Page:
A couple of news items of linguistic interest:
1) The NY Times yesterday had an interesting article by Michael Erard about kids’ slips of the tongue:

“Not by the hair of my chinny chin chin,” the three little pigs taunted the big bad wolf. When Anna Van Valin was 4 years old, she pronounced the phrase “not by the chair of my hinny hin hin” and unwittingly advanced the study of children’s language when she did.
Anna’s talk was often observed. Her mother, Dr. Jeri Jaeger, is a linguist at the State University of New York at Buffalo who collects the speech slips that children make in order to understand how they learn language. For two decades Dr. Jaeger has collected data wherever she found available children…
…Dr. Jaeger said: “Many parents get freaked out and think their child is making mistakes. But these slips of the tongue are entirely normal. In fact, they show that a child is acquiring language as they should be.”

2) BBC News says Learning languages ‘boosts brain’:

Researchers from University College London studied the brains of 105 people – 80 of whom were bilingual.
They found learning other languages altered grey matter – the area of the brain which processes information – in the same way exercise builds muscles.
People who learned a second language at a younger age were also more likely to have more advanced grey matter than those who learned later, the team said…

Makes a good follow-up to the native-speaker/second-language thread. (And thanks to my favorite Kansas correspondent for sending me the story!)


  1. Earlier studies had shown that bilingual speakers who learned fluency in both languages at an early age accessed the same parts of their brain (those associated with syntax and vocabulary) for both languages, while those who gained equal proficiency in their second language at a later age accessed a different part of the brain when using the second language. Not sure if this has any important consequences, but it is interesting. I’ve heard anecdotal evidence from people I know who were bi(or tri)lingual from an early age that they often don’t know when they code-switch between the various languages they speak (as they do all the time with family members).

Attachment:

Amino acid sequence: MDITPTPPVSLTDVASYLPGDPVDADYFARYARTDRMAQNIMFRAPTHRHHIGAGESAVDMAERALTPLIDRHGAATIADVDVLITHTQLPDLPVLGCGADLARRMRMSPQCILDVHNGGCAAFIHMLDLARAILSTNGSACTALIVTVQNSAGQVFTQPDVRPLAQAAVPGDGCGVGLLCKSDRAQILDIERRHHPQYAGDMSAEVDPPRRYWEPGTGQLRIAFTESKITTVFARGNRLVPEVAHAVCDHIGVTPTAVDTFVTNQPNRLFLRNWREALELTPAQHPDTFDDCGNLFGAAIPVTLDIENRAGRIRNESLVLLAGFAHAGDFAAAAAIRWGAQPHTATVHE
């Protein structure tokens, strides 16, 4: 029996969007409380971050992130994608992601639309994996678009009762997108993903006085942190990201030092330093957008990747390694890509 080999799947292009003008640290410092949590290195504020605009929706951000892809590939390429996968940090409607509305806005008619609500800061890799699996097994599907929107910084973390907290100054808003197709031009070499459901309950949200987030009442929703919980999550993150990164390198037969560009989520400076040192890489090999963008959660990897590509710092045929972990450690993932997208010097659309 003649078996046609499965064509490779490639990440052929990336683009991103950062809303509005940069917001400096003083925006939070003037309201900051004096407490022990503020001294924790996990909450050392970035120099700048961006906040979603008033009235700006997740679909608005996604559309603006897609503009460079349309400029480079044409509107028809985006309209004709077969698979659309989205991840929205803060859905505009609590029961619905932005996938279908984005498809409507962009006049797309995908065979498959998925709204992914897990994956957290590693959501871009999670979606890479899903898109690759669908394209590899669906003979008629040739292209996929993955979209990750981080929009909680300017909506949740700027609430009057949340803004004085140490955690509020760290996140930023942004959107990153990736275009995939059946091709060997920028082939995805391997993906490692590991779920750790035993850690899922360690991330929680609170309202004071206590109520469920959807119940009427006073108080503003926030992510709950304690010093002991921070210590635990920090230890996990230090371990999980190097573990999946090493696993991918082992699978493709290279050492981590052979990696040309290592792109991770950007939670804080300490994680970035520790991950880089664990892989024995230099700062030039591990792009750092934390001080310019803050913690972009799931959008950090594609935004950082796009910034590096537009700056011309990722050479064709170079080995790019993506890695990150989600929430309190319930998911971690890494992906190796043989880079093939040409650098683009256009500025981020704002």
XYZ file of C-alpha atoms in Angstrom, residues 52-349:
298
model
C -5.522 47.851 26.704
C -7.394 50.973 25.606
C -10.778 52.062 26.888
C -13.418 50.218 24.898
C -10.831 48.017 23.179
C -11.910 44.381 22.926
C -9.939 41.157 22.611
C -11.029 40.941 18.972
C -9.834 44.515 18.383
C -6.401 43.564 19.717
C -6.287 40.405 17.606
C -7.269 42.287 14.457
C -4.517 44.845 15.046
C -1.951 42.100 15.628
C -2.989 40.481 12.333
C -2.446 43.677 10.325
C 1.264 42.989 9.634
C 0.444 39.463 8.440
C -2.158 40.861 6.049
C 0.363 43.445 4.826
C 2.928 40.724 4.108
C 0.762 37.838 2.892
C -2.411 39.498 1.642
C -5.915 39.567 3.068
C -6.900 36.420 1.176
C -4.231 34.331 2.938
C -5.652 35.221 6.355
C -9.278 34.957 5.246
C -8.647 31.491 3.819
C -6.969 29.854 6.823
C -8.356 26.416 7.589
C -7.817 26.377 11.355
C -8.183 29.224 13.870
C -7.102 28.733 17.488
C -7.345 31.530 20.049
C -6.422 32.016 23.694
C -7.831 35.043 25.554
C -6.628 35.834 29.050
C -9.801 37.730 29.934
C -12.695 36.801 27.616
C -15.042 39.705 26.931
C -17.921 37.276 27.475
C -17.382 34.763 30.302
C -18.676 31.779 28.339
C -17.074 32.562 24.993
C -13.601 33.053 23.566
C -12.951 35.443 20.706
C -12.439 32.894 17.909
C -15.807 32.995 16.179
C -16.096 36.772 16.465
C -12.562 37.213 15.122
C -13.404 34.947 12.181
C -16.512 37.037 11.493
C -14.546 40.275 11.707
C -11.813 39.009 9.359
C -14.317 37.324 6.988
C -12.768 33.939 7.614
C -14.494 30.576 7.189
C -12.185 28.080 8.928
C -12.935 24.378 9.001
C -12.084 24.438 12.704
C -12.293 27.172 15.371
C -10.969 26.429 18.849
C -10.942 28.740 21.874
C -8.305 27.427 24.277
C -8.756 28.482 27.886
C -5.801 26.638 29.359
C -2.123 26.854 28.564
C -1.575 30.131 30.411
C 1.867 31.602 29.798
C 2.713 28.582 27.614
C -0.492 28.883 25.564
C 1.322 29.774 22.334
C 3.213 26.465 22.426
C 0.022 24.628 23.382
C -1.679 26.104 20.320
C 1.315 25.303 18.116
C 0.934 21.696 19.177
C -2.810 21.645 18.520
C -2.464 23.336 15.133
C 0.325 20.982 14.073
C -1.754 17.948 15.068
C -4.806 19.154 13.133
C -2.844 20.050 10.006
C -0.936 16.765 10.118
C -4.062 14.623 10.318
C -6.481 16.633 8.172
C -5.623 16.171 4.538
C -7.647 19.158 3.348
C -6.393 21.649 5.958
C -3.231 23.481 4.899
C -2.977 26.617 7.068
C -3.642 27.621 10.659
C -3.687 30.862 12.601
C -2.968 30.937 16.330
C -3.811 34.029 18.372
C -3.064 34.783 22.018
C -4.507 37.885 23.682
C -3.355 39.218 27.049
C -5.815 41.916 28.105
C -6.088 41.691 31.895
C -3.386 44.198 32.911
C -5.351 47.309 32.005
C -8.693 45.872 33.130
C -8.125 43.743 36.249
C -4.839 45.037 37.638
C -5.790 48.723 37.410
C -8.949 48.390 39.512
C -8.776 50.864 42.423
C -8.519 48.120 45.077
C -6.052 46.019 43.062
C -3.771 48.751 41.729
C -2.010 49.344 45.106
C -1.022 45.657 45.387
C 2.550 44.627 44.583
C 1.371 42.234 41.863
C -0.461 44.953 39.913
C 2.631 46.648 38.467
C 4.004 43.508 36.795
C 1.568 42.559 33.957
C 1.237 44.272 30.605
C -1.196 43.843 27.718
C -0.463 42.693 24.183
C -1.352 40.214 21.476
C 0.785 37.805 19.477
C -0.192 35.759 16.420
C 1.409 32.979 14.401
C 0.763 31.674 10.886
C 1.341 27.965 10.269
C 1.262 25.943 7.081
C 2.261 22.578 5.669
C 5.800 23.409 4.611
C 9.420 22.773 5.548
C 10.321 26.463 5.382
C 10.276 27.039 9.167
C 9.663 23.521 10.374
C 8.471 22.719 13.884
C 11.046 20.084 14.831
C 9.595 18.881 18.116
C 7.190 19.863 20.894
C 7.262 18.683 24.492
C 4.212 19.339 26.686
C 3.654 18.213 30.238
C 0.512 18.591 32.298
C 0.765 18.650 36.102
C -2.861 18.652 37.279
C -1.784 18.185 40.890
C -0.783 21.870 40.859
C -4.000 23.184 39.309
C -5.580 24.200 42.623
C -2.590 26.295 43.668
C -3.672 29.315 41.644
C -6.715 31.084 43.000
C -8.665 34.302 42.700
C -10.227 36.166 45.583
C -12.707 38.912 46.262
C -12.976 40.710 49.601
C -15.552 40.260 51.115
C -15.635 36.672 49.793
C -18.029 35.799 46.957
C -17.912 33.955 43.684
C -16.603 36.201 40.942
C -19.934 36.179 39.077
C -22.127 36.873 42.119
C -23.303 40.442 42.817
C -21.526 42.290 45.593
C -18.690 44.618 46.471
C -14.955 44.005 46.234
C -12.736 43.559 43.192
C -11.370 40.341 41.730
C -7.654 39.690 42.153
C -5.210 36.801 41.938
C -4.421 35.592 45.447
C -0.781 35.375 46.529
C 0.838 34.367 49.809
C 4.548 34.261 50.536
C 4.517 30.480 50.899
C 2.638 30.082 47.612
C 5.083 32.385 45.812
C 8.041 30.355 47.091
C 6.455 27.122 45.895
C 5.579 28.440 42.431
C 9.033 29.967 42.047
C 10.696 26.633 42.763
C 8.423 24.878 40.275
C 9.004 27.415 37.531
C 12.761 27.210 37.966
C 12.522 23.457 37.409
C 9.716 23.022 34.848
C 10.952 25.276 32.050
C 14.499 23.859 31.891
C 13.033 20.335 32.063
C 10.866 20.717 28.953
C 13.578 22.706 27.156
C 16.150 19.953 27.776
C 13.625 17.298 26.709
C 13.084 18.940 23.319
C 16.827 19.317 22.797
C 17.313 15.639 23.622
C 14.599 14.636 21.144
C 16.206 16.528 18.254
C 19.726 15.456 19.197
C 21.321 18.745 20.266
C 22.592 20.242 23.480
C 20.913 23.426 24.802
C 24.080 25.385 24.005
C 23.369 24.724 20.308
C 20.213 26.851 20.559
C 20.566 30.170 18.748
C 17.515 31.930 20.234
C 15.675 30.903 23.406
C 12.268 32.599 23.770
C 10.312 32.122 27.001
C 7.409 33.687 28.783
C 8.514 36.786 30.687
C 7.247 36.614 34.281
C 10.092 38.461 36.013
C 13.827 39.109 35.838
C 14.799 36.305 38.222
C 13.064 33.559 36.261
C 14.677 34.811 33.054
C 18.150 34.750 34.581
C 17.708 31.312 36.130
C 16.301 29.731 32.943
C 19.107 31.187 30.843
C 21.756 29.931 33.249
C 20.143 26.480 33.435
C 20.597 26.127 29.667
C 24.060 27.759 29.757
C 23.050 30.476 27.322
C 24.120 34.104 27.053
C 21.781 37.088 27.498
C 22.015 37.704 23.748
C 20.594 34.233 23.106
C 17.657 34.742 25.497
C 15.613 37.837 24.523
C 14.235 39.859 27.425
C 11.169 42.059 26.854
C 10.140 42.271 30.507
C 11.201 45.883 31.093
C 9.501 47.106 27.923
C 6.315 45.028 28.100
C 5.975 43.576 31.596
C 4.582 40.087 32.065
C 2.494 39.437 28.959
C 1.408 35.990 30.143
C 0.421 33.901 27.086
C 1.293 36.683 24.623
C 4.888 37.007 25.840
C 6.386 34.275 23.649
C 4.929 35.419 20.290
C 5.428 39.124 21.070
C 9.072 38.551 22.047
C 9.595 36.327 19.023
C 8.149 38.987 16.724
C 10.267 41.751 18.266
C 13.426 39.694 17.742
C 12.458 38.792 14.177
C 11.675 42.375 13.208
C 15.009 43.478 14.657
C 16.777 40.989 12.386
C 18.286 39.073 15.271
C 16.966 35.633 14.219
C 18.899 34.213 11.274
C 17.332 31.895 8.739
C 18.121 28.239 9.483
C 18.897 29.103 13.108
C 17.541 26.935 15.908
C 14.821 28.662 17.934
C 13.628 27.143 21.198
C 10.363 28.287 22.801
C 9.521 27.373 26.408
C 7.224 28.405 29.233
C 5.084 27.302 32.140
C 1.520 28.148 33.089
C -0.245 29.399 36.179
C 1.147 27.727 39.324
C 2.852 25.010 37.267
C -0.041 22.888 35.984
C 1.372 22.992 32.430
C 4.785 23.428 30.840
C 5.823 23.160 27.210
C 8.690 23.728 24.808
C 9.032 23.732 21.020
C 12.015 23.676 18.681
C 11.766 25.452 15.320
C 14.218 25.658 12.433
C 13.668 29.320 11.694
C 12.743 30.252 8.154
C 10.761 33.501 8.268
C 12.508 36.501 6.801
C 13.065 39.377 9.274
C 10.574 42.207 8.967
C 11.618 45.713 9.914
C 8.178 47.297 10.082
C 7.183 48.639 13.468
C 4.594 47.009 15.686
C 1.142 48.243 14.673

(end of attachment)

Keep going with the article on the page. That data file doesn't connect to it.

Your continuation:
2. Few notes:
    – Chukovsky had explored the subject “kids’ slips as process of learning the language” in his famous and pleasureable to read book “From 2 to 5” in 1963(mentioned,for example, here)
    – could this “brain boost” in bilinguals be partially responsible for relatively large persentage of 1st and 2nd generation immigrant kids’ superiority (vs. “natives”) in learning?
    – Kerim, I became fluent in second language in my later years (let’s say, after 25), but I experience same easy-switching phenomenon. Which is , really, a sad thing…

  3. Hm. Learning Esperanto at age 5 may have left a mark on me.

  4. Kerim, my mother and I switch between English, Afrikaans and occasionally even a Zulu word at times. We don’t plan to do it and answer each other naturally in whatever language comes first.
    I also know two unrelated shorthand-writing systems and when I take notes, they are in a mixture of three different writing systems. This is an excellent means of ensuring confidentiality.

  5. Wouldn’t every kind of learning ‘boost the brain’?

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